The current environment in the European Union member states is less benign with multiple sources of insecurity. Societies across the southern and eastern shores of the Mediterranean (Syria, Iraq, Libya,) energy security issues in Eastern Mediterranean Sea and central Europe (Ukraine) are experiencing rapid geopolitical and geoeconomics changes. For the foreseeable future, security agenda in the southeastern part of NATO (especially Turkey) will be driven to a considerable extent by internal security concerns.
In this context, the synergy of public and private intelligence institutions must be introduced in the European Union member states, the European Union Intelligence Analysis Centre (INTCEN) needs to be strengthened to be able to have an independent operational role inside the EU mechanism and actively collaborate with the Intelligence College of Europe (ICE) and the European Intelligence Academy (EIA) as well as research think tanks that focus its research agenda on promoting intelligence cooperation between the European Union (EU) and the United States (USA).
Finally, intelligence profession is at a watershed in its intellectual history. For nearly a hundred years, the focus of intelligence operations had remained unchanged. (17) The categories of information required for national states and the analysis of civilian and military capabilities and intentions were largely the same in 1909 and 2021. In the twenty-first century, intelligence work promises to be fundamentally different. If so, an evolutionary approach towards the training of intelligence personnel and the development, as well as institutions of collection methods and systems (including technological advances, artificial intelligence – AI) – even toward the process of analysis itself- will no longer suffice to assure timely and accurate intelligence about the threats in the coming decades.
1) John M Nomikos (2003), “A European Union Intelligence Service for Confronting Terrorism”, International Journal of Intelligence and Counterintelligence, Vol 18, No. 2, pp: 191-203.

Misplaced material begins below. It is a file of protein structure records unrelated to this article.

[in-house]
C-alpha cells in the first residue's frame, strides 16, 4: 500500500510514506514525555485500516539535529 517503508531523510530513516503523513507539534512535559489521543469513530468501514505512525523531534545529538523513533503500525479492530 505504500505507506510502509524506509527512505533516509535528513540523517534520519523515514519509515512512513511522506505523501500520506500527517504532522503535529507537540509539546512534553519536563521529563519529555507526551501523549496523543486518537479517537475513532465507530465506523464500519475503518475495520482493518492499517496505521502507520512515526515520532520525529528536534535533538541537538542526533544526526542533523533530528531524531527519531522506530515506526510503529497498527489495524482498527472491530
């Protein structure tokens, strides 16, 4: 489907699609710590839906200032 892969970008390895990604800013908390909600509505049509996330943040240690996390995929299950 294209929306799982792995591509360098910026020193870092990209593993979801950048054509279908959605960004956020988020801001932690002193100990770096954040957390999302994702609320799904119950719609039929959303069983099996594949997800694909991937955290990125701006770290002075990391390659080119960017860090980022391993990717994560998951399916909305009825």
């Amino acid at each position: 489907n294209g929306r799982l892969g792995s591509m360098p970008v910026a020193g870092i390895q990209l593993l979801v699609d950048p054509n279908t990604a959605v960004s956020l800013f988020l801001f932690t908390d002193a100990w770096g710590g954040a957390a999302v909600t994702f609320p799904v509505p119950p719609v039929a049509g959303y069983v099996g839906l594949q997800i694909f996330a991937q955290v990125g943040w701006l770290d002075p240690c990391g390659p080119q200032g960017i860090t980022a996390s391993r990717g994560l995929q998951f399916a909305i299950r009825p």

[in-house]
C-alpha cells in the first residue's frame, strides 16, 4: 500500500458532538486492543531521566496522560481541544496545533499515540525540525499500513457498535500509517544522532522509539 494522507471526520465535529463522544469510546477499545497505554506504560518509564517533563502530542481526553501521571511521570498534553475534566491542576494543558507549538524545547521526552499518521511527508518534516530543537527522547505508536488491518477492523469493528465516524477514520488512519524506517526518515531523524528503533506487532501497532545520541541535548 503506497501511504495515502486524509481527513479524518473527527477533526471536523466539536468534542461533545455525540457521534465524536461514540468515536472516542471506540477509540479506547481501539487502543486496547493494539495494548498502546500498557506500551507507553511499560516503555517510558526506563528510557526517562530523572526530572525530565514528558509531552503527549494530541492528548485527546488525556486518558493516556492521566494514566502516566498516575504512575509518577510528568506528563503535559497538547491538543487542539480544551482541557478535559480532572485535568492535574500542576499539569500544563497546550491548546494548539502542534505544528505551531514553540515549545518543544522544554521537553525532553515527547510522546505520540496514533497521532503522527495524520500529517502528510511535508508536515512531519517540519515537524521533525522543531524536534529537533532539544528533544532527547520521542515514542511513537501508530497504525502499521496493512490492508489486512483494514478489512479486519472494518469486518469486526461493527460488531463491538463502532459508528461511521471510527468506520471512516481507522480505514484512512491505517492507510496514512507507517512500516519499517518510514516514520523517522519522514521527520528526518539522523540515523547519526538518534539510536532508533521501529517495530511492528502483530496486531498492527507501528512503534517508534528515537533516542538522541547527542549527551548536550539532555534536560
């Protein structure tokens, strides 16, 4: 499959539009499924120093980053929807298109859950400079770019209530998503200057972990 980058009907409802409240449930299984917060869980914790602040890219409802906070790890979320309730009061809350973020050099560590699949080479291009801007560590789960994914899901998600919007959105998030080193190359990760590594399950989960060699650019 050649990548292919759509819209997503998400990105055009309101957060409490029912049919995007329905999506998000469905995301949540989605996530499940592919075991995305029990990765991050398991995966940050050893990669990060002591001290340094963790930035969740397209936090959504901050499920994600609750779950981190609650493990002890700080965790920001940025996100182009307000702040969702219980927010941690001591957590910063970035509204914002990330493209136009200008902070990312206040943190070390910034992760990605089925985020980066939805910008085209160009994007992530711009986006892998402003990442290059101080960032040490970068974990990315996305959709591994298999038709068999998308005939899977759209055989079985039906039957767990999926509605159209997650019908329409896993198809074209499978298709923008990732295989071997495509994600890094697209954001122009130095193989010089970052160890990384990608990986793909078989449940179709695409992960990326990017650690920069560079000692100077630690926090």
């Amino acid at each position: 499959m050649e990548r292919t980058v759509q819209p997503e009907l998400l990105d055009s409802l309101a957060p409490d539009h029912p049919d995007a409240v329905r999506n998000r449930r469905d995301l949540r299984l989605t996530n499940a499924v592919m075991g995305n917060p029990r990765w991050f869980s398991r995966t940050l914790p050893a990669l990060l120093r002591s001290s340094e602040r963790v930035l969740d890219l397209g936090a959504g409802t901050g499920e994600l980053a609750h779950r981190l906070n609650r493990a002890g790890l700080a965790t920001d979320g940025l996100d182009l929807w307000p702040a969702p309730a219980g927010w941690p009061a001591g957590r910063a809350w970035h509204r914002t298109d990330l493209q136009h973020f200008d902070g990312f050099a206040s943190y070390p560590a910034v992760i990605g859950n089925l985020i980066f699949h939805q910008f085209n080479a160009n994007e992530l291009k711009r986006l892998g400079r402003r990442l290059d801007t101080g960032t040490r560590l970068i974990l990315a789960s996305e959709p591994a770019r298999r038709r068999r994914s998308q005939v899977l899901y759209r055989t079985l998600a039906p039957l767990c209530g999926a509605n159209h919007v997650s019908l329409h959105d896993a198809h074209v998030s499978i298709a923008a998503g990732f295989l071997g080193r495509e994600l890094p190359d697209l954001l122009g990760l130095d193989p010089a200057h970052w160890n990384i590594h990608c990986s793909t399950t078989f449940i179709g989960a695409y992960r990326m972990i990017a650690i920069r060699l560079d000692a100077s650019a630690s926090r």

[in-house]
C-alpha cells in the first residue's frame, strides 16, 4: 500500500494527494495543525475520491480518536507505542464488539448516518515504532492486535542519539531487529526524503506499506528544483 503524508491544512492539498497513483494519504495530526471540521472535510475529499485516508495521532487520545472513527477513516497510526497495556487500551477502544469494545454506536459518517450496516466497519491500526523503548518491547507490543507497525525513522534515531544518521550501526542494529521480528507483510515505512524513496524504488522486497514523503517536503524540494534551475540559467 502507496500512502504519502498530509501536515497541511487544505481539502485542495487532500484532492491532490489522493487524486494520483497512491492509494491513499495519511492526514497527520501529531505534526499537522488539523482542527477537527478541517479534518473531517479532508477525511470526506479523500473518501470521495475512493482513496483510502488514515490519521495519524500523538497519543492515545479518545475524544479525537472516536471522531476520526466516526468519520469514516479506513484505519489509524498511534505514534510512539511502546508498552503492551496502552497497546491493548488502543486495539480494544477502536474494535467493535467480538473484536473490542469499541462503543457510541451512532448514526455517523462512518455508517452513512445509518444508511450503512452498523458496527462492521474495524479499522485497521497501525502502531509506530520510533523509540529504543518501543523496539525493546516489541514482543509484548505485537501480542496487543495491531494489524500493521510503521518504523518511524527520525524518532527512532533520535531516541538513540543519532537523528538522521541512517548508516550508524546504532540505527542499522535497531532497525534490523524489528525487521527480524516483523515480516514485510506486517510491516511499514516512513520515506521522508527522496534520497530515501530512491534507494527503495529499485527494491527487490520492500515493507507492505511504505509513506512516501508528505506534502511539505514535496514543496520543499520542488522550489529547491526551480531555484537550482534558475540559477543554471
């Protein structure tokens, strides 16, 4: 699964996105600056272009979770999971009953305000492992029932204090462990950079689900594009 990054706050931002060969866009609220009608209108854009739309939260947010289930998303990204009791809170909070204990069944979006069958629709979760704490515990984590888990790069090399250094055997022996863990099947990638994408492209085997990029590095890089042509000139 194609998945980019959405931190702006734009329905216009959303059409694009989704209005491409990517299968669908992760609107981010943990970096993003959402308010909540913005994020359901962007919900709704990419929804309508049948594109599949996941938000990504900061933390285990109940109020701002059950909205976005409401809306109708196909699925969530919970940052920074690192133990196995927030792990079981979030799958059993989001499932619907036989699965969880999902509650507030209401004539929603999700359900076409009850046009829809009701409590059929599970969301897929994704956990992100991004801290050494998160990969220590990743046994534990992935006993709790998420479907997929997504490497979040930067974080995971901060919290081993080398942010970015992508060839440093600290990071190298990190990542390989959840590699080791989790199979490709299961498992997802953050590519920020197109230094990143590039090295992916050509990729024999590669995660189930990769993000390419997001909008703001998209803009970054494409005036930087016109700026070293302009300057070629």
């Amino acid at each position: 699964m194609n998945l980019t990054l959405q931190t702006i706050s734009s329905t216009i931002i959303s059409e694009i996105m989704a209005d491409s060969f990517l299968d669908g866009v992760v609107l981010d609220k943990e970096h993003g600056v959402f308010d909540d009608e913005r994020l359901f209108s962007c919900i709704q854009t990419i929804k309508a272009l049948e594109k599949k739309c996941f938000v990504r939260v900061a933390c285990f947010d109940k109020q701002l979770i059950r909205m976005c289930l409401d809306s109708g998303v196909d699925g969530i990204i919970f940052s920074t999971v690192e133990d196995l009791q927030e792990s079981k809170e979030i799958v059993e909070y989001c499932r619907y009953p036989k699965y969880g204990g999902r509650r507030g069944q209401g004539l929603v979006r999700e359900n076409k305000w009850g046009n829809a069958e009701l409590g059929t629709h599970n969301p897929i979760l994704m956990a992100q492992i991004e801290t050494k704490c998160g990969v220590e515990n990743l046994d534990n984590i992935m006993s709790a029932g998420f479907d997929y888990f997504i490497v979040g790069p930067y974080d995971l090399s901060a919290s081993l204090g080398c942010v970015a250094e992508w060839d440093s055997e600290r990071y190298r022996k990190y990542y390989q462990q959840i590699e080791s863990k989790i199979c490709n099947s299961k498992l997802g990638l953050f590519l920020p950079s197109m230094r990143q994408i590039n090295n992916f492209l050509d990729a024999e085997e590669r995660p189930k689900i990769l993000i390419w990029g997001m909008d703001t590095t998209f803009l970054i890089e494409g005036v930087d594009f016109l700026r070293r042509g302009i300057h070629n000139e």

2) John I. Esposito (2000), “Islam and the West after September 11: Civilizational Dialogue or Conflict?” Emirate Lecture Series, No. 40, p: 27, The Emirates Center for Strategic Studies and Research, Abu Dhabi, United Arabs Emirates.
3) Eva Cahen (2004), “European Union Agrees on More Cooperation to fight Terrorism,” CNC News -Cybercast News Service, European Union Agrees on More Cooperation to Fight Terrorism | CNSNews (Retrieved on 3 May 2021).
4) See selectively, John M Nomikos, (2004), “The Internal Modernization of the Greek Intelligence Service”, International Journal of Intelligence and Counterintelligence, Vol. 17, No. 3, pp: 435-448 and John M Nomikos (2003), “A European Union Intelligence Service for Confronting Terrorism”, International Journal of Intelligence and Counterintelligence, Vol 18, No. 2. p: 192.
5) Jelle van Buuren, (2009), “Secret Truth: The EU Joint Situation Center”, Eurowatch, p: 9, https://www.statewatch.org/media/documents/news/2009/aug/SitCen2009.pdf (Retrieved on 2 May 2001).
6) European Union INTCEN (2015), Fact Sheet pages: 1-2, EU INTCEN Factsheet-PUBLIC-UE-05022015 (statewatch.org) (Retrieved on 4 May 2021).
7) House of Lords Select Committee on the European Union, “Inquiry on EU Internal Security Strategy”, (2010), 2010 - House of Lords enquiry into EU Internal Security Strategy | Jisc community (Retrieved on 3 May 2021).
8) Ikka Salmi, INTCEN’s Director CV (2009)
www.europarl.europa.eu/meetdocs/2009_2014/documents/sede/dv/sede041011cvsalmi_/sede041011cvsalmi_en.pdf (Retrieved on 2 May 2021).
9) “Intelligence Studies in Greece: A Light at the End of the Tunel?” Link: https://rieas.gr/researchareas/editorial/1879-intelligence-studies-in-greece-a-light-at-the-end-of-the-tunnel (Retrieved link on 2 May 2021).
10) The Permanent Structured Cooperation (PESCO) in the areas of security and defense policy was established by a Council decision on 11 December 2017, with 25 European Union member states. It offers a legal framework to jointly plan, develop and invest in shared capability projects, and enhance the operational readiness and continuation of armed forces.
11) Leila Rousselet, “ A European Intelligence School led by Greece and Cyprus”
Link:https://rieas.gr/researchareas/editorial/304-a-european-intelligence-school-led-by-greece-and-cyprus (Retrieved on 3 May 2021).
12) Look at European Intelligence Academy (EIA) Link: http://www.euintelligenceacademy.eu (Retrieved on 3 May 2021).
13) Look at Intelligence College of Europe (ICE), Link: https://www.intelligence-college-europe.org (Retrieved on 3 May 2021).
14) Ibid, Leila Rousselet, “A European Intelligence School led by Greece and Cyprus.”
15) Anestis Symeonides, “National Security and Intelligence Studies”
Link: https://rieas.gr/researchareas/editorial/2827-national-security-and-intelligence-studies (Retrieved link on 3 May 2021).
16) Wladyslaw Bulhak and Thomas Wegner Friis, “Shaping the European School of Intelligence Studies”, The International Journal of Intelligence, Security, and Public Affairs, Vol. 22, Issue 3, 2020, pp: 139-158.
17) John M Nomikos (2003), “A European Union Intelligence Service for Confronting Terrorism”, International Journal of Intelligence and Counterintelligence, Vol 18, No. 2, p:202.